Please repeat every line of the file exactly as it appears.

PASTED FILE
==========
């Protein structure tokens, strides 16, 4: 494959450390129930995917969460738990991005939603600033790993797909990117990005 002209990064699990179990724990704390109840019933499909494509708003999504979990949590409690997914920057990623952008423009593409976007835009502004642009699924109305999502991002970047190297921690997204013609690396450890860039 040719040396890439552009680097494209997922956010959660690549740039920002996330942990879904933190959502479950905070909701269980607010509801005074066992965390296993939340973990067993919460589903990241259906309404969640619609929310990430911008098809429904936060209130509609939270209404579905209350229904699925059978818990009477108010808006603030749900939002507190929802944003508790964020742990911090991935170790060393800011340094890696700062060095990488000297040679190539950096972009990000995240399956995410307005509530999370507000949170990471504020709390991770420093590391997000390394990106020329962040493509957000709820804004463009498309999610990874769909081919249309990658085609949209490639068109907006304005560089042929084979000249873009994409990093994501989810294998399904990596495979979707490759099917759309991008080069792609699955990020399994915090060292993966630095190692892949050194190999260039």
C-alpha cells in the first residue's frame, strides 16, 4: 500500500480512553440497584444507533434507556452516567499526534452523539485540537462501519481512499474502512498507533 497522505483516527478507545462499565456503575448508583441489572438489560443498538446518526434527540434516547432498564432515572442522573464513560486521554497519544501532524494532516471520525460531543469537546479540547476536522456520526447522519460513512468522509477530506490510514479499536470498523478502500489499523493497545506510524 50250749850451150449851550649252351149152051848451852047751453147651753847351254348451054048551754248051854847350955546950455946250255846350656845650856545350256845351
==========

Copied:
């Protein structure tokens, strides 16, 4: 494959450390129930995917969460738990991005939603600033790993797909990117990005 002209990064699990179990724990704390109840019933499909494509708003999504979990949590409690997914920057990623952008423009593409976007835009502004642009699924109305999502991002970047190297921690997204013609690396450890860039 040719040396890439552009680097494209997922956010959660690549740039920002996330942990879904933190959502479950905070909701269980607010509801005074066992965390296993939340973990067993919460589903990241259906309404969640619609929310990430911008098809429904936060209130509609939270209404579905209350229904699925059978818990009477108010808006603030749900939002507190929802944003508790964020742990911090991935170790060393800011340094890696700062060095990488000297040679190539950096972009990000995240399956995410307005509530999370507000949170990471504020709390991770420093590391997000390394990106020329962040493509957000709820804004463009498309999610990874769909081919249309990658085609949209490639068109907006304005560089042929084979000249873009994409990093994501989810294998399904990596495979979707490759099917759309991008080069792609699955990020399994915090060292993966630095190692892949050194190999260039």
C-alpha cells in the first residue's frame, strides 16, 4: 500500500480512553440497584444507533434507556452516567499526534452523539485540537462501519481512499474502512498507533 497522505483516527478507545462499565456503575448508583441489572438489560443498538446518526434527540434516547432498564432515572442522573464513560486521554497519544501532524494532516471520525460531543469537546479540547476536522456520526447522519460513512468522509477530506490510514479499536470498523478502500489499523493497545506510524 50250749850451150449851550649252351149152051848451852047751453147651753847351254348451054048551754248051854847350955546950455946250255846350656845650856545350256845351